This is the debt held by the public and primarily represents the amount the federal government has borrowed to finance cumulative cash deficits. It is held across various types of holders, including, but not limited to, foreign governments and institutions, the Federal Reserve, insurance companies, mutual funds, state and local governments and others. The two largest holders of Public Debt are Foreign and The Fed.
Intragovernmental Debt (IGD)
This is the debt held by government accounts, 245 of them, but by far the largest accounts are the Social Security Trust fund, followed by the Military Retirement Fund, and Medicare. If you take one thing away from this section, it’s this; IGD represents the excess contribution that these trust funds receive above their disbursements and are required by law to invest in U.S. Treasury securities. So, when the Social Security fund receives excess payroll taxes above what was paid out, it is required to invest that excess, and by law must invest the entirety of those excesses in U.S. treasuries. Investments into U.S. treasuries create a debt burden the government must repay, but because IGD is considered government debt owed back to themselves, sometimes it gets excluded from the total debt numbers. That being said, the reality is that it’s not debt owed back to the government, but rather debt that is owed to taxpayers, so there really is no reason why it should not be accounted for when looking at total debt. From our vantage point, we look at IGD as a consistent buyer of debt creating a semi-permanent financing of the budget (for as long as contributions to Social Security exceed disbursements), but also as a holder that very much needs to be repaid, and in relatively short order.
With that background, one of the big questions we’re trying to answer is, how much future financing is required, and who is going to finance budget operations on top of re-financing maturities as they come due?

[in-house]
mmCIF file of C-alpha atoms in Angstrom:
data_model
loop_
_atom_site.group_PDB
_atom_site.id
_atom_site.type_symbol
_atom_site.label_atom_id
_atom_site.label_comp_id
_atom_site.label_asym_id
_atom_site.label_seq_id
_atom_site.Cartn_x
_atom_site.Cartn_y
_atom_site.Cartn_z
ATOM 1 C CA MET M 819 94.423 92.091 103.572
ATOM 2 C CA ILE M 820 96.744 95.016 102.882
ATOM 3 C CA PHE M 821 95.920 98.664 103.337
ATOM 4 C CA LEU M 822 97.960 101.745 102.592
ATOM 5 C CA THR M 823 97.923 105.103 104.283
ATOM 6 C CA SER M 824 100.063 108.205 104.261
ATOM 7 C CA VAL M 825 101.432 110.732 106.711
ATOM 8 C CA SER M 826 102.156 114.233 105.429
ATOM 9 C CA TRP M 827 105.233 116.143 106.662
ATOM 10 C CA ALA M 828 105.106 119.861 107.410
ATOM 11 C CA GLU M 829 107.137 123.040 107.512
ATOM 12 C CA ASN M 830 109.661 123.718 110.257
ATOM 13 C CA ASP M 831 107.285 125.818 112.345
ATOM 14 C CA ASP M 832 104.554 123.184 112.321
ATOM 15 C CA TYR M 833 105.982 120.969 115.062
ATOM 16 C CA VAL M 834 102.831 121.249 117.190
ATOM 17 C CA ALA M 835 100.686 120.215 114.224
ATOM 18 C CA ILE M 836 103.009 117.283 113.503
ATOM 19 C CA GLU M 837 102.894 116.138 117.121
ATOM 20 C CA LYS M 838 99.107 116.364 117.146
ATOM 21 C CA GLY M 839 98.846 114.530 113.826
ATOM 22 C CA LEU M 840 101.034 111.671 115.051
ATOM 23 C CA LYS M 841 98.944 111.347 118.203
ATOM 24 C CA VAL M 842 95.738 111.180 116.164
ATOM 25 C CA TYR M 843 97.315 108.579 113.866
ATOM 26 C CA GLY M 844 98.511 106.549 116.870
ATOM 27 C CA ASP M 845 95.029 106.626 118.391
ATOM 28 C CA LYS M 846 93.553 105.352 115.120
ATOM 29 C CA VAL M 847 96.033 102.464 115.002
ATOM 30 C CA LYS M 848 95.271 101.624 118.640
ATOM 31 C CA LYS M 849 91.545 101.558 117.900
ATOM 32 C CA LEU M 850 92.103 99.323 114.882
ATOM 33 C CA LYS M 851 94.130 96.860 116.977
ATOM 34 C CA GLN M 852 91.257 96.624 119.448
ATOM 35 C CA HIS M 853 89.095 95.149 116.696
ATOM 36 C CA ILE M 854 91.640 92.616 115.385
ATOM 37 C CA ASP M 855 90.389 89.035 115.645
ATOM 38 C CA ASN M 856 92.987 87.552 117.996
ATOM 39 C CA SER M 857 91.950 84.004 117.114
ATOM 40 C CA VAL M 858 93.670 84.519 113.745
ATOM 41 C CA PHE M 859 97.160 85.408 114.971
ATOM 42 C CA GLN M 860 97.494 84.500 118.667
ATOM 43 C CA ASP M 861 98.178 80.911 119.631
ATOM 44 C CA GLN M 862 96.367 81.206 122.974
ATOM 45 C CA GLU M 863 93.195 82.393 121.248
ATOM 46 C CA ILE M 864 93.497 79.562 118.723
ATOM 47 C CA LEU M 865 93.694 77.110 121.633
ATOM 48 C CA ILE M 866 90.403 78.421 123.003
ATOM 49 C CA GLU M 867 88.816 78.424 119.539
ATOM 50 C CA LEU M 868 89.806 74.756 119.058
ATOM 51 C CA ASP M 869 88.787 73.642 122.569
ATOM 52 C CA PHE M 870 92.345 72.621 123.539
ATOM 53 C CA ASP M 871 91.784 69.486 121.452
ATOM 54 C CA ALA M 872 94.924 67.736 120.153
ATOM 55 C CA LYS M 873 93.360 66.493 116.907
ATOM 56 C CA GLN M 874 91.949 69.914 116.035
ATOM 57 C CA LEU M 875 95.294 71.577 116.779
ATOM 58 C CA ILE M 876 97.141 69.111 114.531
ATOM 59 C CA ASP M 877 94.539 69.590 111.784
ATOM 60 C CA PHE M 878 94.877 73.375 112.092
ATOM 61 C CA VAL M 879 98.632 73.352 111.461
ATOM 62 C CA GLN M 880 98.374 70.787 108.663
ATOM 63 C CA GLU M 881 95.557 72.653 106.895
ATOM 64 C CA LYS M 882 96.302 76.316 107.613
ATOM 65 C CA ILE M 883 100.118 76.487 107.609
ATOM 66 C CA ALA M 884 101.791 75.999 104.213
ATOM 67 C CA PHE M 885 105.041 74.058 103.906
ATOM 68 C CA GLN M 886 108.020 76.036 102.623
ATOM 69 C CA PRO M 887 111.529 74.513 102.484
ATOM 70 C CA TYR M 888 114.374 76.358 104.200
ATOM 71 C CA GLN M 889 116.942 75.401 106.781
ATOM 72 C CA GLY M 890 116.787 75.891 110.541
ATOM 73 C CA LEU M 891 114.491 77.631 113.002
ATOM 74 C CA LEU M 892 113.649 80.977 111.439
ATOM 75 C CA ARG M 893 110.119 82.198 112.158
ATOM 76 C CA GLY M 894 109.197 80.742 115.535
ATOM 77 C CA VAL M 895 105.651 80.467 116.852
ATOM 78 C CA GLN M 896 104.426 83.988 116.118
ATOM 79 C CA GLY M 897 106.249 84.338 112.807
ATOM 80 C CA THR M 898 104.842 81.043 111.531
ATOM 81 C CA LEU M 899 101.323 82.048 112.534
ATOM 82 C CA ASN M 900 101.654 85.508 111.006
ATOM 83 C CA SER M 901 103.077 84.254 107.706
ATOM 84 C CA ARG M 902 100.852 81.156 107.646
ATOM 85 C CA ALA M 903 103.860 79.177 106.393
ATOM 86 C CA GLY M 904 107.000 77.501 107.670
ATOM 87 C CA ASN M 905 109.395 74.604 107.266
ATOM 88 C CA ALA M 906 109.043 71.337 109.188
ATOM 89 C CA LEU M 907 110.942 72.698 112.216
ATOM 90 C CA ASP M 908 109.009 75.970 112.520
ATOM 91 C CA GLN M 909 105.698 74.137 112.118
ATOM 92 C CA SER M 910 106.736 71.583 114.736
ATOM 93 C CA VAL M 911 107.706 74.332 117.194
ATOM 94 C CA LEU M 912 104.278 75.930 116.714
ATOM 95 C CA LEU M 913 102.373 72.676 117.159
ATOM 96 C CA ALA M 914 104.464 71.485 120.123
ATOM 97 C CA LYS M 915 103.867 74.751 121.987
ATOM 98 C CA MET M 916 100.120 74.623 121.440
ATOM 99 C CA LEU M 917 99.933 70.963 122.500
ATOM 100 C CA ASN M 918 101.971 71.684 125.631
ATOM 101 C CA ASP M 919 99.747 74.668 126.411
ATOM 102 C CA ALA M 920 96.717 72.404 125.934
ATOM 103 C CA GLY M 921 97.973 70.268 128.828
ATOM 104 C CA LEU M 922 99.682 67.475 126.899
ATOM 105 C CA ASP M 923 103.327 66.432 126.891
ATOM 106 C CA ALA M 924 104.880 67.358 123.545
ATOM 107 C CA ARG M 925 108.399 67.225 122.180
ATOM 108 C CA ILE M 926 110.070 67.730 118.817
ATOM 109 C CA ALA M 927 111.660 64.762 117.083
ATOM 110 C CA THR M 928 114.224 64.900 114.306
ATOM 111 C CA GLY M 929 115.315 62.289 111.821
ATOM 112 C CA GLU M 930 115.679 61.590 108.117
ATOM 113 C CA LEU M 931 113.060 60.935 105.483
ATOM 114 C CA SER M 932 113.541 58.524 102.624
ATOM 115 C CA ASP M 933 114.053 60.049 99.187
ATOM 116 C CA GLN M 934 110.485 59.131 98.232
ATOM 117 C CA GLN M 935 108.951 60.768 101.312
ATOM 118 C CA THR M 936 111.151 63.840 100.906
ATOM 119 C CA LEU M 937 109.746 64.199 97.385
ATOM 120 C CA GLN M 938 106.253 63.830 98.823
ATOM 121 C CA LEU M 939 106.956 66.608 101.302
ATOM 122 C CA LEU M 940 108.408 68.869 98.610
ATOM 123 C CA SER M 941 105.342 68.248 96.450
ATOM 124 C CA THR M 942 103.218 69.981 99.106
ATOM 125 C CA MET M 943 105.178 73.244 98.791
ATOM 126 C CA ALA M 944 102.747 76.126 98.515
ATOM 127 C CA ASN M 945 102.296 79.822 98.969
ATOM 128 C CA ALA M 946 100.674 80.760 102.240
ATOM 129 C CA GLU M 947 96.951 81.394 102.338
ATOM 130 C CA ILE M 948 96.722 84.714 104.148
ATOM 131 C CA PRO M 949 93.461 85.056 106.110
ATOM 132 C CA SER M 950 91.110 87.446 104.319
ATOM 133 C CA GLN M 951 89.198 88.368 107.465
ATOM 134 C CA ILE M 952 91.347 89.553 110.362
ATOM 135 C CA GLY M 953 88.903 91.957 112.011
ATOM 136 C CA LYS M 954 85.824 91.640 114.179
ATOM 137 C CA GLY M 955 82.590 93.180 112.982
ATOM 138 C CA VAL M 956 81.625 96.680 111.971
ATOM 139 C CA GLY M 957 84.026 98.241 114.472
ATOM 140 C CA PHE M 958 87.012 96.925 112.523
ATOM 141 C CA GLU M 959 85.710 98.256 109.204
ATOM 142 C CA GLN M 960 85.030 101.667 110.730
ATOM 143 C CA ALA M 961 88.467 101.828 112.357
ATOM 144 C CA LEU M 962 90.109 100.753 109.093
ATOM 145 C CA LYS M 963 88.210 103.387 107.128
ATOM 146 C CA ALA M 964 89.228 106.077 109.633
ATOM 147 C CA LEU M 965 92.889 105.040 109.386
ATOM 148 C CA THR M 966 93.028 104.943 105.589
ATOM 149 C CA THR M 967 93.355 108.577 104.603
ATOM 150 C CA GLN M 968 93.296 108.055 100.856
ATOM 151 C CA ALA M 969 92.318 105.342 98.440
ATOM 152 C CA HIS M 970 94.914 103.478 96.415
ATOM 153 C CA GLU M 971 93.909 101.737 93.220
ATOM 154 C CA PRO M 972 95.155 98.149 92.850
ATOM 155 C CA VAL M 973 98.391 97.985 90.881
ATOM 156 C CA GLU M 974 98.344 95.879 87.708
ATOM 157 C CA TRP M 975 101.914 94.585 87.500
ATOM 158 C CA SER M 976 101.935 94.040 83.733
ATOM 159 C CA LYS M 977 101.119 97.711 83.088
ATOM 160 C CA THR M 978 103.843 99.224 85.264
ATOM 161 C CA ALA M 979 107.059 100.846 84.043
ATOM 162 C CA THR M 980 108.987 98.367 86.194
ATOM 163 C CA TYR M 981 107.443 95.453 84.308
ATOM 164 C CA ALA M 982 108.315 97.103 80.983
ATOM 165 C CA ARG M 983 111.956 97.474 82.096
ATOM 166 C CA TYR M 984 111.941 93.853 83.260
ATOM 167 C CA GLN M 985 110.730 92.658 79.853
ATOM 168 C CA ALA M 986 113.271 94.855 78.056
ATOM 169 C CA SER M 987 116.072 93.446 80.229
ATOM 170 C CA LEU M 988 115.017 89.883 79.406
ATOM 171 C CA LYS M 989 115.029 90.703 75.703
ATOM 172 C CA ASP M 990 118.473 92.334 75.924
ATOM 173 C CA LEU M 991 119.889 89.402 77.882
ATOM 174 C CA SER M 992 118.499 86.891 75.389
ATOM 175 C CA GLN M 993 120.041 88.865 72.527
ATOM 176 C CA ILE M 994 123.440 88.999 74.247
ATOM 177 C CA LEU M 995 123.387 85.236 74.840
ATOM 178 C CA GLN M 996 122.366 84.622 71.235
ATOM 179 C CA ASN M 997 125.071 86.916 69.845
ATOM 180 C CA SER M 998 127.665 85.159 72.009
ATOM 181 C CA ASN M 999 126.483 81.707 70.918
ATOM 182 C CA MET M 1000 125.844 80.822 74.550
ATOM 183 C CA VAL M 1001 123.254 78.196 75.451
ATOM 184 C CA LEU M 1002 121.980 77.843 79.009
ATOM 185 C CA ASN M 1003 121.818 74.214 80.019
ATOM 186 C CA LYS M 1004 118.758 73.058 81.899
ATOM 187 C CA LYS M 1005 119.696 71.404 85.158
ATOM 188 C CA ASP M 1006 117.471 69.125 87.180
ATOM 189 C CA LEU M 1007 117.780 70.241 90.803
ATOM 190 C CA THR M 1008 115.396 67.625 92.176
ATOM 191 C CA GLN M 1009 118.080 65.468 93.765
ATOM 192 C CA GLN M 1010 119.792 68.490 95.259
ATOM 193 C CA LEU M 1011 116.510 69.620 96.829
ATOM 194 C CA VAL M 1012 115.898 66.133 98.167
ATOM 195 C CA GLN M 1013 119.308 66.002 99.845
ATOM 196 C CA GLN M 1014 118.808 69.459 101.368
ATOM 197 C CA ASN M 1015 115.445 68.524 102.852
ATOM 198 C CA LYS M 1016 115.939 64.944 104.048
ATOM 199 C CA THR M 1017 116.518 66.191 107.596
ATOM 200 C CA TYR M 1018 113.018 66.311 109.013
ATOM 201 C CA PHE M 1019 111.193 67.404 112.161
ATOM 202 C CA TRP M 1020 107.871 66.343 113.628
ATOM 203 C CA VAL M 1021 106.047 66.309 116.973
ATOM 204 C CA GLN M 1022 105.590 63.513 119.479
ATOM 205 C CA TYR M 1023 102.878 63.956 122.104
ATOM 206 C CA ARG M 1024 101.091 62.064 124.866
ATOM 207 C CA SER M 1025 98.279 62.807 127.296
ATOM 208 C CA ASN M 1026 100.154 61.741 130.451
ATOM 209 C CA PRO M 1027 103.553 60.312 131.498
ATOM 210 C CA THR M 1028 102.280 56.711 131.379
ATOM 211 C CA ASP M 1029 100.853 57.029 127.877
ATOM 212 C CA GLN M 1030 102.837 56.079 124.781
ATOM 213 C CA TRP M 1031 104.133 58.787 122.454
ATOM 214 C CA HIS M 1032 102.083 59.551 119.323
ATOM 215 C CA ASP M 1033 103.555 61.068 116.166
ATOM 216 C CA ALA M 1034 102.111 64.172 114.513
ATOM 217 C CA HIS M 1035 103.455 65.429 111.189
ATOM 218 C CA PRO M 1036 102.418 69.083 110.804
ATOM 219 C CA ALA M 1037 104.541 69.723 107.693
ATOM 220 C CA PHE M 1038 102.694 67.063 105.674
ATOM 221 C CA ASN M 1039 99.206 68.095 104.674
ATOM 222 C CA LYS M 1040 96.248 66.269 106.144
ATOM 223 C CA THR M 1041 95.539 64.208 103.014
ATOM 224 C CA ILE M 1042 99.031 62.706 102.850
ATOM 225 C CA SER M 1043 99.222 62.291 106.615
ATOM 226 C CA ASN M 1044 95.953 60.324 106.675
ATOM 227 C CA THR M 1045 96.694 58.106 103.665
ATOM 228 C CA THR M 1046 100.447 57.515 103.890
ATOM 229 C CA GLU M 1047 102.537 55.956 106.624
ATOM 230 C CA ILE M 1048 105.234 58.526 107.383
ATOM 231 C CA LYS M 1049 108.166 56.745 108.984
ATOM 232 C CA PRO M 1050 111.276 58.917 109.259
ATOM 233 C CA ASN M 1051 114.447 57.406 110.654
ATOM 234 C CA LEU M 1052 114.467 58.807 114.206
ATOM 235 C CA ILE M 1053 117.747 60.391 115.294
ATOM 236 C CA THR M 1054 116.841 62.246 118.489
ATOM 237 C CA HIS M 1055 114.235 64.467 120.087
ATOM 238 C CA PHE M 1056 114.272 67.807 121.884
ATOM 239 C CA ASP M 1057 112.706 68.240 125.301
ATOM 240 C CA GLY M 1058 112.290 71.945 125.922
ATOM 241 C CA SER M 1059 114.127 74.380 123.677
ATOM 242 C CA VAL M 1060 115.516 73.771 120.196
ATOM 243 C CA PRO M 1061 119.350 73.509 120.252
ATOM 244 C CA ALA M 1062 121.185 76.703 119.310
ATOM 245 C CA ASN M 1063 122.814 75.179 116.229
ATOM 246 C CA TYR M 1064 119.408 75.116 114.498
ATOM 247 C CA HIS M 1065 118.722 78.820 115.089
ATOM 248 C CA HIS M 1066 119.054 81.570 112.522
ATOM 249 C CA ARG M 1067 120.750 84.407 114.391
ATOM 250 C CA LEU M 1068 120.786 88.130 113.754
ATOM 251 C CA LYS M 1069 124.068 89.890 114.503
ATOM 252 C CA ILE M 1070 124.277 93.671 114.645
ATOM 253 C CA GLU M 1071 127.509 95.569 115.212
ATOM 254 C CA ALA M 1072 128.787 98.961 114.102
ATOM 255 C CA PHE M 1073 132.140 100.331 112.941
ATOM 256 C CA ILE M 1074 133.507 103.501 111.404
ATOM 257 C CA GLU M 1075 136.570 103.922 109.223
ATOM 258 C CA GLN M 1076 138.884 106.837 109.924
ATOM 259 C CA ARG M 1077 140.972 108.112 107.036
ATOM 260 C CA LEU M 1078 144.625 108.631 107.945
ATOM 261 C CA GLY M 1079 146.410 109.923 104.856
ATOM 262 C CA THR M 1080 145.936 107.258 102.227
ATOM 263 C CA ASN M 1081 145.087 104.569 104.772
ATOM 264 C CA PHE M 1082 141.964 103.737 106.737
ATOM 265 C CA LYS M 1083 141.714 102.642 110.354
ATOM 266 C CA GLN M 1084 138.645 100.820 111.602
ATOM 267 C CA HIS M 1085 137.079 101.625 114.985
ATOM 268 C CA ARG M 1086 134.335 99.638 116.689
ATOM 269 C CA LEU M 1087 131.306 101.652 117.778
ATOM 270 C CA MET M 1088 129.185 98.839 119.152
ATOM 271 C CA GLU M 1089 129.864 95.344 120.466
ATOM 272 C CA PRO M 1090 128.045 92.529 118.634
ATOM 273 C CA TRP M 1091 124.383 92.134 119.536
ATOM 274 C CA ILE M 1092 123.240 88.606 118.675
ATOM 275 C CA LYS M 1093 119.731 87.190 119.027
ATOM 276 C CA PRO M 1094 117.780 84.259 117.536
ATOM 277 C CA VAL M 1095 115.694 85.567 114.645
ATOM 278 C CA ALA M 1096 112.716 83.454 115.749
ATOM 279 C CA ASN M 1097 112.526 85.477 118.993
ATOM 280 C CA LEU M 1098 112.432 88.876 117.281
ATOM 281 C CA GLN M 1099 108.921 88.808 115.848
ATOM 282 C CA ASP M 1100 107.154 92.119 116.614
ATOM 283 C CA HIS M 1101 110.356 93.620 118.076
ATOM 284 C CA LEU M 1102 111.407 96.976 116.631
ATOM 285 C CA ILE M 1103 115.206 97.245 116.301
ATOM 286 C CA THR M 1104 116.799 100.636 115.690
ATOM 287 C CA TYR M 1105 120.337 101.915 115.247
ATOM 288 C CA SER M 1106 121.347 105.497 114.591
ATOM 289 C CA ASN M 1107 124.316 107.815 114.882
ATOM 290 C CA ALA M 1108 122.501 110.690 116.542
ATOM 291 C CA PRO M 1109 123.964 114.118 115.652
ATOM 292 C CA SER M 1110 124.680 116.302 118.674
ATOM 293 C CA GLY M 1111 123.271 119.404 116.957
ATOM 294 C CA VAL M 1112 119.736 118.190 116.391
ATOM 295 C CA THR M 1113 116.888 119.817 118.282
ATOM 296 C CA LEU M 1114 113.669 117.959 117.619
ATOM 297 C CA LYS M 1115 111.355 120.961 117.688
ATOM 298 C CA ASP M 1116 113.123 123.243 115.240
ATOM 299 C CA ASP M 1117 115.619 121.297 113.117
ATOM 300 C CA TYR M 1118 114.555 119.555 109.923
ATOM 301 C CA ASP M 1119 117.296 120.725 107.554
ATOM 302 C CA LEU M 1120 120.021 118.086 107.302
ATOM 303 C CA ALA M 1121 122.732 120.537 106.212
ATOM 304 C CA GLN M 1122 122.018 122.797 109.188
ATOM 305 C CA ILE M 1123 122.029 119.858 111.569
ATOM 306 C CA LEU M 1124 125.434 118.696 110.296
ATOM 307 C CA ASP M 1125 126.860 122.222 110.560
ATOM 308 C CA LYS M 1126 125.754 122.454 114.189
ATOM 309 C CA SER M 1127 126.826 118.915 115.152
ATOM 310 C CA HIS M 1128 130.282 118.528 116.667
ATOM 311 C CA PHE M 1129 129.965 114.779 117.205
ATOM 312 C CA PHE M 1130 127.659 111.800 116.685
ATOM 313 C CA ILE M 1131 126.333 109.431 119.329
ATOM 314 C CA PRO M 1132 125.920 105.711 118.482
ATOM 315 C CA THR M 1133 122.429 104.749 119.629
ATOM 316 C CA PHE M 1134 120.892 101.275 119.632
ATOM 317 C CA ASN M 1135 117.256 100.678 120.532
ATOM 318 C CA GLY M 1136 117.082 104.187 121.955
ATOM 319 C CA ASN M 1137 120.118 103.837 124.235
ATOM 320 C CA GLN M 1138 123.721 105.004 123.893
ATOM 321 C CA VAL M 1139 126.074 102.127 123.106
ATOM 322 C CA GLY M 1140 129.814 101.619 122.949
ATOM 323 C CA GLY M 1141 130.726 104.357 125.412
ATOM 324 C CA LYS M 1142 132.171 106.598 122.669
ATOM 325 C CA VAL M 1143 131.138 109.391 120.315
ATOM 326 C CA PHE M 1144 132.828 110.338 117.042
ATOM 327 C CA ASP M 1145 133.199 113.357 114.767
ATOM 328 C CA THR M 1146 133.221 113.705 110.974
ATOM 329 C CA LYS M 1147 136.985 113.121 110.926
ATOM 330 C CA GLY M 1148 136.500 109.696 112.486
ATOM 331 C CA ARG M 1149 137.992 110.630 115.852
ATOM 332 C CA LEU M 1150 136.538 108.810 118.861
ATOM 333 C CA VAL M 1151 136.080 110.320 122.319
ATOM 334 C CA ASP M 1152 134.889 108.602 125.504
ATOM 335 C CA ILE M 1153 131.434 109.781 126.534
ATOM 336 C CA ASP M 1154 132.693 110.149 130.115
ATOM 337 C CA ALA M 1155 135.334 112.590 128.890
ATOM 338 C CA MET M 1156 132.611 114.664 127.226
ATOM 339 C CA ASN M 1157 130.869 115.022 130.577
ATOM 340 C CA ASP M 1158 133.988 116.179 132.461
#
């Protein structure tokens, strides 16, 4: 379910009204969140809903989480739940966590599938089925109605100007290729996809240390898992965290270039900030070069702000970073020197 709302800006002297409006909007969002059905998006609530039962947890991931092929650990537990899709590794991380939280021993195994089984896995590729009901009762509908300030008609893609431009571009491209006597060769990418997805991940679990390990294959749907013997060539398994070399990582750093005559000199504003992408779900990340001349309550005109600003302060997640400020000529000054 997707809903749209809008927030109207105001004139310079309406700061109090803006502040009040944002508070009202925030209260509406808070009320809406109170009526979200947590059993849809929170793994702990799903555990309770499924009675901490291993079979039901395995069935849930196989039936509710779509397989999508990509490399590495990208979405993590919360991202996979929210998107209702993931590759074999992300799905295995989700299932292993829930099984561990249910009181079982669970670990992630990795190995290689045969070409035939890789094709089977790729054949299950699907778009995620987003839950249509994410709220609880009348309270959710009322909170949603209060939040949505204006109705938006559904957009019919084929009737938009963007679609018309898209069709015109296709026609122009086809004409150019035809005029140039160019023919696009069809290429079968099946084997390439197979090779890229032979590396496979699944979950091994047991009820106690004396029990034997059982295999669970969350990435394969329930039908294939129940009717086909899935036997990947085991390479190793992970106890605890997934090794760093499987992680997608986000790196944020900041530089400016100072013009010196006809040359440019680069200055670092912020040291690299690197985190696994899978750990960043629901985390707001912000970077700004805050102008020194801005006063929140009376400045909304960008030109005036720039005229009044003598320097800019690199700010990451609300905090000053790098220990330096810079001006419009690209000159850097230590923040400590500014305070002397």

Enter the Congressional Budget Office and their budget forecasting for revenue, mandatory and discretionary spending, interest, and new deficits.
The above charts are the CBO baseline forecast for cumulative deficits over the next 10 years. Because the latest forecast is from March, i.e. produced pre-COVID, the substantial increase in debt and associated increase in interest had not yet been accounted for (their next forecast comes out at the end of June). Therefore, we adjusted their model to include current debt figures from the Treasury Department, and an estimate for continued 2020 deficit financing (another $700 billion through the end of the year). All accounted for, the 10-year adjusted forecast for the federal deficit amounts to ~$14.5 trillion of new debt (the equivalent of adding 70% of new debt to 2021 GDP).
Additionally, according to the GAO audit of the treasury debt maturity schedule, “as of September 30th, 2019, $9,890 billion, or 61%, will mature within the next four years. As of September 30th, 2019, and 2018, total marketable debt held by the public maturing within the next 10 years totalled $14,078 billion and $13,185 billion, respectively, an increase of $893 billion”.
All told, total deficits to be financed ($14.5 trillion) and total maturities to be re-financed ($14.1 trillion), add up to about ~$29 trillion dollars of required financing over the next 10 years.
The question, “where will this financing come from?” seems borderline rhetorical to ask, because the obvious answer is “The Fed will have to finance it” à la Modern Monetary Theory (which we will explore in later Editorials). But because the goal of this piece is to explore the debt and deficit financing in detail in order to facilitate intelligent conversations about the go forward options, let’s look at the historical sources of funding so that we can systematically rule them out.